Re:How not to run a web board. (1)

_Sprocket_ (42527) | more than 3 years ago | (#33756228)

Banning or shaming customers who disagree with you and publicly say so is no way to run a business. It doesn't leave you in the perfect world where everybody agrees with you, it leaves you in a world where nobody cares about you and you go away.

I don't believe this is about silencing dissenting opinion. RealID is about other things beyond forums. If you believe that using RealID in the forums was about altering posting behavior, then it was simply a conveniently available tool to attempt leveraging peer pressure to self-police the community. In which case, whoever came up with the idea is out of touch and / or delusional. More likely RealID is buying in to the whole "social media" thing and, even more so, the marketing / "monitization" strategies associated with it.

Re:How not to run a web board. (3, Insightful)

Undead Waffle (1447615) | more than 3 years ago | (#33756264)

Banning or shaming customers who disagree with you and publicly say so is no way to run a business. It doesn't leave you in the perfect world where everybody agrees with you, it leaves you in a world where nobody cares about you and you go away.

I don't believe this is about silencing dissenting opinion. RealID is about other things beyond forums. If you believe that using RealID in the forums was about altering posting behavior, then it was simply a conveniently available tool to attempt leveraging peer pressure to self-police the community. In which case, whoever came up with the idea is out of touch and / or delusional. More likely RealID is buying in to the whole "social media" thing and, even more so, the marketing / "monitization" strategies associated with it.

Basically this. I suspect this is part of Activision's plan to get the most out of Blizzard. Use their popularity to try to force some sort of social networking BS to masses of people in hopes of building it into something larger when it starts to catch on.

Re:How not to run a web board. (1)

phantomfive (622387) | more than 3 years ago | (#33756368)

Everything I've read coming out of Blizzard so far leads me to believe that Blizzard is as much behind it as Activision. The Blizzard guys want to milk that cow as much as they can, too.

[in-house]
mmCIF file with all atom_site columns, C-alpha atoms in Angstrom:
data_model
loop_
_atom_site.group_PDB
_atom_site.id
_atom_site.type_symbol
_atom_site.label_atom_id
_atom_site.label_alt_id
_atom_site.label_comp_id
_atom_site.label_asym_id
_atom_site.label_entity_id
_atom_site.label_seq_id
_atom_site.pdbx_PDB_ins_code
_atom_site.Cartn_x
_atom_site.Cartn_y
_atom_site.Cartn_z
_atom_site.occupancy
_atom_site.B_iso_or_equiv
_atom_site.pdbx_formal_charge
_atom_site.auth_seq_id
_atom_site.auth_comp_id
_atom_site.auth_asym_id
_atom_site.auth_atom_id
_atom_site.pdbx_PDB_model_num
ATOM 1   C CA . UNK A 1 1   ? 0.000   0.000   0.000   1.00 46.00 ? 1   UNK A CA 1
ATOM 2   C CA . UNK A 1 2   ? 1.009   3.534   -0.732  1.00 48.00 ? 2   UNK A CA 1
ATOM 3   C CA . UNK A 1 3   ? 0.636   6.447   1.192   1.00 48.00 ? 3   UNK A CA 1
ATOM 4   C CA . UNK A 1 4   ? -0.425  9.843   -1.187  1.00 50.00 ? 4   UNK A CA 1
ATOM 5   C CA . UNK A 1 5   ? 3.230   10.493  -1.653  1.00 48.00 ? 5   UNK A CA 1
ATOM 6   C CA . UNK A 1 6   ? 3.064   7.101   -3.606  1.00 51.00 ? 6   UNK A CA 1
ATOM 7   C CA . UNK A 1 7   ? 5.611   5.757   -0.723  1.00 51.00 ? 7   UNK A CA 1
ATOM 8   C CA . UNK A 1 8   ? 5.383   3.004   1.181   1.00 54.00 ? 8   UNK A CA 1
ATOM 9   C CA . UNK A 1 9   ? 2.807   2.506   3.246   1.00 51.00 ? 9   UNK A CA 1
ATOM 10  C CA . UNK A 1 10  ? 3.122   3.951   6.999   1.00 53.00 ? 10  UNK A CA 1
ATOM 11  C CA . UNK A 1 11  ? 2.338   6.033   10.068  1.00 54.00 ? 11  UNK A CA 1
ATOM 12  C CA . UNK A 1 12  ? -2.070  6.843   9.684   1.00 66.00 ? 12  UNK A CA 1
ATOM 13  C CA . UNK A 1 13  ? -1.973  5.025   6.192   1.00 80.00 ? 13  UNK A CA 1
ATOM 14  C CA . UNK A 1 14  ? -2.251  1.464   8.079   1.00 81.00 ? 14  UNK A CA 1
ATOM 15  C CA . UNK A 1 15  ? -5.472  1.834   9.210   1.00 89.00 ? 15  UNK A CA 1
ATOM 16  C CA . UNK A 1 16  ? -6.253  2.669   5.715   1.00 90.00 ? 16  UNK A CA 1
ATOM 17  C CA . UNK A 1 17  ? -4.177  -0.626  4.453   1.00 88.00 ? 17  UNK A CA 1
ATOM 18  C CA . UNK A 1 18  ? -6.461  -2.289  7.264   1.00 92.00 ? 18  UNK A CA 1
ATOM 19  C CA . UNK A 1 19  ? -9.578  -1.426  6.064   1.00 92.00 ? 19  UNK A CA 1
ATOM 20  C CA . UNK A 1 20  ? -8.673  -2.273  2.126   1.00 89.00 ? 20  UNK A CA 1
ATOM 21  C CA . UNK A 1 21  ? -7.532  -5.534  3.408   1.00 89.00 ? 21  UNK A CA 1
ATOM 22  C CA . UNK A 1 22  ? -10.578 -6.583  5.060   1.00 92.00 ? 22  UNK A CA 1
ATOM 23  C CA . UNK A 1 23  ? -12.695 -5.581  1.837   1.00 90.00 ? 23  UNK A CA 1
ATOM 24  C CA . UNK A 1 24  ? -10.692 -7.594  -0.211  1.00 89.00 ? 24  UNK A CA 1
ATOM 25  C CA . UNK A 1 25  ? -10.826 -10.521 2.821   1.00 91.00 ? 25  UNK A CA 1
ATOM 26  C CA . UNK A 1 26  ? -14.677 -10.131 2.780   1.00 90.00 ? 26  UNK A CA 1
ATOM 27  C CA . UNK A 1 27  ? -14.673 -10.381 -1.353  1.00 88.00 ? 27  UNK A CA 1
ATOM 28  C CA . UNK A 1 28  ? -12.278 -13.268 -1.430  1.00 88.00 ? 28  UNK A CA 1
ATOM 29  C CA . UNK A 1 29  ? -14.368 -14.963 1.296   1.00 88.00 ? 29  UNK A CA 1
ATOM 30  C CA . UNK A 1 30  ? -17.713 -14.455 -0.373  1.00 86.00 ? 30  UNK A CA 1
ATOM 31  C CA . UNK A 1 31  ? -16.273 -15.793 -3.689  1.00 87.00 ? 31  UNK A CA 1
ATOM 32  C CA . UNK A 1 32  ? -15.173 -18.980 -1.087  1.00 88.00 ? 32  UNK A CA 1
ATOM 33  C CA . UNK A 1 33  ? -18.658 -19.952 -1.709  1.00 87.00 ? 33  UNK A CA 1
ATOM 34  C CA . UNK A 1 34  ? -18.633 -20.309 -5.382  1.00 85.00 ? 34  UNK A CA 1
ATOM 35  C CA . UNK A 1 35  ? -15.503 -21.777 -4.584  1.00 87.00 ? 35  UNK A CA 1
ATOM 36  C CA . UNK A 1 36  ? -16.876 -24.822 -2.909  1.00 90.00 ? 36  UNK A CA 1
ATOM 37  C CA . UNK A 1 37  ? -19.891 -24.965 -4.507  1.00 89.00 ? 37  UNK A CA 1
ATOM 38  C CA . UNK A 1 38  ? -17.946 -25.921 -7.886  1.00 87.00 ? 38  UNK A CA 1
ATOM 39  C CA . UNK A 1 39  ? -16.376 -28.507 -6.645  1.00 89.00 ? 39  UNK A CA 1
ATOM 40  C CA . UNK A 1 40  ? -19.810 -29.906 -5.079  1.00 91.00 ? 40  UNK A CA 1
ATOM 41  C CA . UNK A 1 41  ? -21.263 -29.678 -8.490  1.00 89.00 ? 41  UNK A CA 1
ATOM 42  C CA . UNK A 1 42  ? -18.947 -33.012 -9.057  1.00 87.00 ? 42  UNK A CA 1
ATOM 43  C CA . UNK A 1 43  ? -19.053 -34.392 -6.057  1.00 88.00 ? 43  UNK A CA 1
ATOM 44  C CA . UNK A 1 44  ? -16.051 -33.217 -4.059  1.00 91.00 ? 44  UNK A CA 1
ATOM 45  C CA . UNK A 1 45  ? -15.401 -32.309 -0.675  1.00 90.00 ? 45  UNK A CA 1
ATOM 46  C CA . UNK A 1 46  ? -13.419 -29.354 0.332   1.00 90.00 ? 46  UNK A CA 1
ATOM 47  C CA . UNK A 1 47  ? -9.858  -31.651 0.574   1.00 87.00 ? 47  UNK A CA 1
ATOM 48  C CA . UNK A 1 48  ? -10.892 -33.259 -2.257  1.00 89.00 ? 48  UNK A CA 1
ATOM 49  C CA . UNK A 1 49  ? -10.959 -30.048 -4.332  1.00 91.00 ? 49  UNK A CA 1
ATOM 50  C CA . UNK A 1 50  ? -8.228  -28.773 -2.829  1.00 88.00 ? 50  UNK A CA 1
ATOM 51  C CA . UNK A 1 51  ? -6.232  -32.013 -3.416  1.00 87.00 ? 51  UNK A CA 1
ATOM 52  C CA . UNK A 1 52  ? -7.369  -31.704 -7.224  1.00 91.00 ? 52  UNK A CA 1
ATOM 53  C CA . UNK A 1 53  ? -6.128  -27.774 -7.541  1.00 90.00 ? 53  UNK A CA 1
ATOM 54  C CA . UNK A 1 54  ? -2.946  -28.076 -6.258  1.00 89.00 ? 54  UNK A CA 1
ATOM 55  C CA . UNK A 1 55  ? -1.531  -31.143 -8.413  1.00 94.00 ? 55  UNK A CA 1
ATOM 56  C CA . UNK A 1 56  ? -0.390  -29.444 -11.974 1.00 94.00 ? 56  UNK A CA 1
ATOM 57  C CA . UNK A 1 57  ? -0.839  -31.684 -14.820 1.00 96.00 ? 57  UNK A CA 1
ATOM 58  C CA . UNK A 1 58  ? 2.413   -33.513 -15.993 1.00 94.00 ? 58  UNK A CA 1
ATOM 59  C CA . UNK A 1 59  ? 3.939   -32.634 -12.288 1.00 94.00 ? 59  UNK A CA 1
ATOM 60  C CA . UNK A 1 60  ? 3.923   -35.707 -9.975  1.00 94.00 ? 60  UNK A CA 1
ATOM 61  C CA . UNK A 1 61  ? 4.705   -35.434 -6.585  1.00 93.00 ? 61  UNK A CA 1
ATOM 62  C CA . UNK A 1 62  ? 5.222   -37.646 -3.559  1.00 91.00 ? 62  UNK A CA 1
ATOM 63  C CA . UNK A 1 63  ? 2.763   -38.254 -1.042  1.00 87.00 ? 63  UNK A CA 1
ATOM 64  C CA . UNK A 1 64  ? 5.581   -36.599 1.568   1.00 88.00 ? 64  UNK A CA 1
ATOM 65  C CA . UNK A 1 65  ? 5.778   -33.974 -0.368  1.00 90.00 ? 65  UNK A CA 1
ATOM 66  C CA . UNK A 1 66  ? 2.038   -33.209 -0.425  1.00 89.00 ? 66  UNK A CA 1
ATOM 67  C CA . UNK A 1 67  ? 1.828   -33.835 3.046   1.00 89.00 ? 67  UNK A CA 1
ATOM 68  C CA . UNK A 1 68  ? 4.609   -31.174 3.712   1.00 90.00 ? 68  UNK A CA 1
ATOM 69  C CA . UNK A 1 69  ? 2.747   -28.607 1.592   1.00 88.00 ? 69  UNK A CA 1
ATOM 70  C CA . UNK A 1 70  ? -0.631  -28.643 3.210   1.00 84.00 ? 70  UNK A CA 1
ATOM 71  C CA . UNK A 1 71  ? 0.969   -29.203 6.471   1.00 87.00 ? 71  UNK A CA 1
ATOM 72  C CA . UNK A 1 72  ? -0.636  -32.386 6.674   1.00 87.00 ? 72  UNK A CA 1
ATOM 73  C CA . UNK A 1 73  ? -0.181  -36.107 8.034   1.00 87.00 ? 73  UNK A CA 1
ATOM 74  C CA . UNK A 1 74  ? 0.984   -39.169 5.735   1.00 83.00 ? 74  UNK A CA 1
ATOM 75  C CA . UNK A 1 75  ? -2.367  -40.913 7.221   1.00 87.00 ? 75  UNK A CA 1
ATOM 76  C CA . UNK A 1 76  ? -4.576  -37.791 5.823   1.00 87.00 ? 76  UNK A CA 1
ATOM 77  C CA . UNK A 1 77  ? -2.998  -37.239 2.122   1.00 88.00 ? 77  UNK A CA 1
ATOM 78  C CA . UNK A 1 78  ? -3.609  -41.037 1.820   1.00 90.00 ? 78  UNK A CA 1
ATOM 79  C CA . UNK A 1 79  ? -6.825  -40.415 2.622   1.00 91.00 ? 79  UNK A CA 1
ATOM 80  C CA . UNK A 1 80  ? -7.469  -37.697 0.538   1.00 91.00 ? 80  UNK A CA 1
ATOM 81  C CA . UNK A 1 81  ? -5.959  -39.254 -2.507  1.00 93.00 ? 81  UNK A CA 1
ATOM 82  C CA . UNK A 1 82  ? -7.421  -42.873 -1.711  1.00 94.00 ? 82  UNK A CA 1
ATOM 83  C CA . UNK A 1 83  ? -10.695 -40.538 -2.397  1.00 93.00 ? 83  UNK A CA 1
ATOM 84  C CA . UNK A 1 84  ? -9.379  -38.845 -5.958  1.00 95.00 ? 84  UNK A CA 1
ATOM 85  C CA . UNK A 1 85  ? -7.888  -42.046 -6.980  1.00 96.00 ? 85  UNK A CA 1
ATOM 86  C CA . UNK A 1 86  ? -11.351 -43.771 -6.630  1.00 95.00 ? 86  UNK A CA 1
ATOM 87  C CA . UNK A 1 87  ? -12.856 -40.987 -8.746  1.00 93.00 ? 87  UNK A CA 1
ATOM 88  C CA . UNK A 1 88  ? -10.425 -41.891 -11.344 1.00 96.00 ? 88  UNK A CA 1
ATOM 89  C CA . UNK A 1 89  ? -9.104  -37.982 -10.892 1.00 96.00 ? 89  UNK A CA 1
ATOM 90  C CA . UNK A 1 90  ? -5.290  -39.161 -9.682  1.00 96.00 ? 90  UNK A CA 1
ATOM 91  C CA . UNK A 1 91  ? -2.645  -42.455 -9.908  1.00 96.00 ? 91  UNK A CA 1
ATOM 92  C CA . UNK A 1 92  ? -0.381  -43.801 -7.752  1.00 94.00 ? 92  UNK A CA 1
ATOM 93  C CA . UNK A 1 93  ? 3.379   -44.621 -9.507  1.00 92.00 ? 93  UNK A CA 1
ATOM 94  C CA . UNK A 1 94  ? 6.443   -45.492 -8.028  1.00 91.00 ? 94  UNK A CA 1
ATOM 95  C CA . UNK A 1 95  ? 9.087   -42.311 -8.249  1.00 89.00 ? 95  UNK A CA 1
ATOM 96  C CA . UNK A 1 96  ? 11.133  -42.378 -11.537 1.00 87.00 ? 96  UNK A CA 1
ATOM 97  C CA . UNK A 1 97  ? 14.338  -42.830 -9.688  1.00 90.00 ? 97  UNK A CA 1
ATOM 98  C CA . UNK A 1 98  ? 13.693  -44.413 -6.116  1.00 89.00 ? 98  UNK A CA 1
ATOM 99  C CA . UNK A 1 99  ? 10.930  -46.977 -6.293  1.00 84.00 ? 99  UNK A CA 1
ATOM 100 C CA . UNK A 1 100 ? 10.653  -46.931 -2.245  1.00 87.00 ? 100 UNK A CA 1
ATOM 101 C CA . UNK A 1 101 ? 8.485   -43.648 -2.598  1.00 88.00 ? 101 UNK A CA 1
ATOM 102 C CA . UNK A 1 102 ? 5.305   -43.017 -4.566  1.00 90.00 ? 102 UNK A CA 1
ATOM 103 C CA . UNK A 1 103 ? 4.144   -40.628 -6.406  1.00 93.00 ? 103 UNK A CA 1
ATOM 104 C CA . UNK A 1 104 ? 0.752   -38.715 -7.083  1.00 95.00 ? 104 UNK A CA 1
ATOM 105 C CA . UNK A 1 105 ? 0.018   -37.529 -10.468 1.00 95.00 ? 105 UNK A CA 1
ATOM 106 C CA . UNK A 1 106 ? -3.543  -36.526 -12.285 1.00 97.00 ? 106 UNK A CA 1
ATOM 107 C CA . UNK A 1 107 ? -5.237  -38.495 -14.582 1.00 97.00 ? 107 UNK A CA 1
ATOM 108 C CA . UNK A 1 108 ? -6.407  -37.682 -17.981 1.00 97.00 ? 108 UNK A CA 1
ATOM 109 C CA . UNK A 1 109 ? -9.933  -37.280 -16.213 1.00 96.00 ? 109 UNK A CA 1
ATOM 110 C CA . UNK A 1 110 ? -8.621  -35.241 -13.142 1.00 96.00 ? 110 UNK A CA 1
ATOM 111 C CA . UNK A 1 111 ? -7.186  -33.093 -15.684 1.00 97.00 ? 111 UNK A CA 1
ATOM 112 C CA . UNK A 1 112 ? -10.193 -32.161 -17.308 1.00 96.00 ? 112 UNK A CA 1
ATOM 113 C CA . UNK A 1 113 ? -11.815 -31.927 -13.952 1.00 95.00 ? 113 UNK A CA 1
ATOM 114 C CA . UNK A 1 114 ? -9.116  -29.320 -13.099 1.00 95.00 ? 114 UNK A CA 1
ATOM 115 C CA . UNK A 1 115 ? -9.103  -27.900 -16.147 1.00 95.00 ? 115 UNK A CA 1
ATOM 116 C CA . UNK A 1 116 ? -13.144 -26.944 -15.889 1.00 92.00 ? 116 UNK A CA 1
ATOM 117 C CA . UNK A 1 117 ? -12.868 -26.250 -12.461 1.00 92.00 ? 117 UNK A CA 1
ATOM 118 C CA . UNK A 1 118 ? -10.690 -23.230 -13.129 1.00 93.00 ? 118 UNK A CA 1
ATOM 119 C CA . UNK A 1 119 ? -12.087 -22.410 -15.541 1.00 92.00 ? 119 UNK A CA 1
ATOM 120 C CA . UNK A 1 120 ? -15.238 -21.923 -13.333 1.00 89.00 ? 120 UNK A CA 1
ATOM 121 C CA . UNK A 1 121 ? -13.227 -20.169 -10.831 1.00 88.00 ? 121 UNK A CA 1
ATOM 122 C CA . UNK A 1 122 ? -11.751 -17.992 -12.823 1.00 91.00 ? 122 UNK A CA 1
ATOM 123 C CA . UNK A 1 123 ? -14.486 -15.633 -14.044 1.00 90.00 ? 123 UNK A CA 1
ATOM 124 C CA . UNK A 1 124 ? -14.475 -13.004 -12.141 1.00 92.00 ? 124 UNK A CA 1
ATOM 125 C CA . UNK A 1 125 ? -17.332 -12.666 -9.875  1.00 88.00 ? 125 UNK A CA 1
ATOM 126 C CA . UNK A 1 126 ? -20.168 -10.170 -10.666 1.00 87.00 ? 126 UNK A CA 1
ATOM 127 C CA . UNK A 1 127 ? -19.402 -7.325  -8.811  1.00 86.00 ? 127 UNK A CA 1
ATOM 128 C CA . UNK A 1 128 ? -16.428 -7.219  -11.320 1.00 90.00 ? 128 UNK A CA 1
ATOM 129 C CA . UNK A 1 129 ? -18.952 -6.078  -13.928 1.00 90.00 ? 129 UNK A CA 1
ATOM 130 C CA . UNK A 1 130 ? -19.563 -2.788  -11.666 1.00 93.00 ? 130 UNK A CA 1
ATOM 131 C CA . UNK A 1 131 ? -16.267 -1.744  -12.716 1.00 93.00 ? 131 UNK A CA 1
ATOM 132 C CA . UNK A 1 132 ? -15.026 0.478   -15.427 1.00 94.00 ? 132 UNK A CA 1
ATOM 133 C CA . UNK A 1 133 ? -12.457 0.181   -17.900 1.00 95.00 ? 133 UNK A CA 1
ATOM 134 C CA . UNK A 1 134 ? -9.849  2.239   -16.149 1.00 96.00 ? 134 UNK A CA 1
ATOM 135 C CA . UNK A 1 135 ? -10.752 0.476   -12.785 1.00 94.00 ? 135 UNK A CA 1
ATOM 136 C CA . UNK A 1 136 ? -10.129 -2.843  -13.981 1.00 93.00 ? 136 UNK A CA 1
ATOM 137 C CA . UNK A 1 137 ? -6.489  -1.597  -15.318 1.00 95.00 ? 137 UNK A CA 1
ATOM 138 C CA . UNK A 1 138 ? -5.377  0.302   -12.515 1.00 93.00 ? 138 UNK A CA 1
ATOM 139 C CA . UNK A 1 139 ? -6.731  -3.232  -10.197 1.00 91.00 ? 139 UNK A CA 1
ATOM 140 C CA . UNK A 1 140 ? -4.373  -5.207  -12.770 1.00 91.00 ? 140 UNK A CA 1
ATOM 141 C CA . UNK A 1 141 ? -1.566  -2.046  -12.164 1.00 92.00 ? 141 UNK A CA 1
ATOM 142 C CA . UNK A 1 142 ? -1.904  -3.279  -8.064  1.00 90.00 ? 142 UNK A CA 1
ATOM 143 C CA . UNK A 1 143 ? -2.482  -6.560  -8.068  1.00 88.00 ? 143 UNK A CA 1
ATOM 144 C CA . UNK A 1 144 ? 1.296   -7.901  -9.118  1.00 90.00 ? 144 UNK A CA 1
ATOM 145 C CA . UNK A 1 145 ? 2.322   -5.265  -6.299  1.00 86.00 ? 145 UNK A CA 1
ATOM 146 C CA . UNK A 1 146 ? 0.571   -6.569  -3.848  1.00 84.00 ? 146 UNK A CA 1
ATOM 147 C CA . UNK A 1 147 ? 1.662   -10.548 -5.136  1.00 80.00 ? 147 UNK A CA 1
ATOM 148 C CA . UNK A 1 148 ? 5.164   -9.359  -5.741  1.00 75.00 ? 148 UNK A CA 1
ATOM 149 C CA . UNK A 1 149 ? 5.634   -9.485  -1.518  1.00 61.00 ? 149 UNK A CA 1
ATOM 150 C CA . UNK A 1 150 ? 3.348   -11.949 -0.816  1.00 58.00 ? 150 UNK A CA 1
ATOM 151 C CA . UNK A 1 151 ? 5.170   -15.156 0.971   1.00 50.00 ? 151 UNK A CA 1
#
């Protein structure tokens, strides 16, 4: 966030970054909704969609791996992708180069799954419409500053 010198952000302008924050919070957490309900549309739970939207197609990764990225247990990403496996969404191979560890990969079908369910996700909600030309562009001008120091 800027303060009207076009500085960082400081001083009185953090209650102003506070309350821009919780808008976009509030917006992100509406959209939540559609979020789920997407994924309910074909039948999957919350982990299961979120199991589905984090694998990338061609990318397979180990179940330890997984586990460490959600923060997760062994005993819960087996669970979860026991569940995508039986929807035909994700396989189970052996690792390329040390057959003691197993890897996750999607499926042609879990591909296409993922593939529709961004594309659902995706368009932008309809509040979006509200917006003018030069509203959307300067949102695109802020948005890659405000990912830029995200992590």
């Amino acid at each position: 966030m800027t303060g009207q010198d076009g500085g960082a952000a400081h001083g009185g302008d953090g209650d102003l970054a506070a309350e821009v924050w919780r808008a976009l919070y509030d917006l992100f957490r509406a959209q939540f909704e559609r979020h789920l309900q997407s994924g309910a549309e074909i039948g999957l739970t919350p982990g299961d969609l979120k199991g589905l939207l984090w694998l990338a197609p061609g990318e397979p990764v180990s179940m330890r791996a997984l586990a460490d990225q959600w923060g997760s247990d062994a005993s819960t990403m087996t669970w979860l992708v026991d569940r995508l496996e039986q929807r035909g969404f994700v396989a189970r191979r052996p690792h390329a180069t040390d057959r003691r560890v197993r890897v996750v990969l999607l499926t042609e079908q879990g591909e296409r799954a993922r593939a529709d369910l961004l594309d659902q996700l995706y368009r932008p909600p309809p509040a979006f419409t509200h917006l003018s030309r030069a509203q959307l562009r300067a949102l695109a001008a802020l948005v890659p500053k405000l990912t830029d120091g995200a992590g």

Re:How not to run a web board. (0)

Anonymous Coward | more than 3 years ago | (#33756582)

Blizzard no longer milks cows.
Blizzard is a cow.

Re:How not to run a web board. (1)

Pranadevil2k (687232) | more than 2 years ago | (#33756986)

some sort of social networking BS to masses of people in hopes of building it into something larger

I think you mean this. [battle.net]

Re:How not to run a web board. (1)

furgle (1825812) | more than 3 years ago | (#33756304)

I agree, it probably is to allow better marketing and monitization strategies through social media; But that by itself is not nessesarily a bad thing. We all get annoyed at junk mail, and random salesmen/preachers knocking at our door. Only because we already know what we want. A more personalised marketing strategy can be a lot less obtrusive as it fits into what we do. Some people worry that because of this we may not be aware of ads / marketing strategies being used on us and because of that we will be come mindless zombies. Personally i doubt that. My concern always will be with privacy to individuals, not corporations. An individual can harass and threaten and generally troll, corporations will only ever try to get you to buy their stuff..... Hopefully. One exception i can think of is the corporation individual called Steve Jobs.

Re:How not to run a web board. (0)

Anonymous Coward | more than 3 years ago | (#33756272)

Mod parent (-1, shut up shut up shut up shut up)

Re:How not to run a web board. (1)

PseudonymousBraveguy (1857734) | more than 3 years ago | (#33756724)

Well, they DID listen to their customers and backed from using RealID on the forums. Now it's just a way to connect with friends on the games (ATM just WoW and SCII). You can (at least in WoW, dont know about SCII) still add friends the old way (character name). If you want to be able to chat when your friend plays a different game, or on a different server, you can use RealID. As you are not forced to do so, I don't believe it's a inherently bad system. However, the privacy options were definately needed, so I applaud this change.

Re:How not to run a web board. (1)

Kreigaffe (765218) | more than 2 years ago | (#33757350)

They only listened to their customers because their customers were doing their best to ruin the life of one of their employees, or possibly some other guy with the same name -- and showed every intention of doing the same over and over just to prove that RealID on forums was a terrible idea.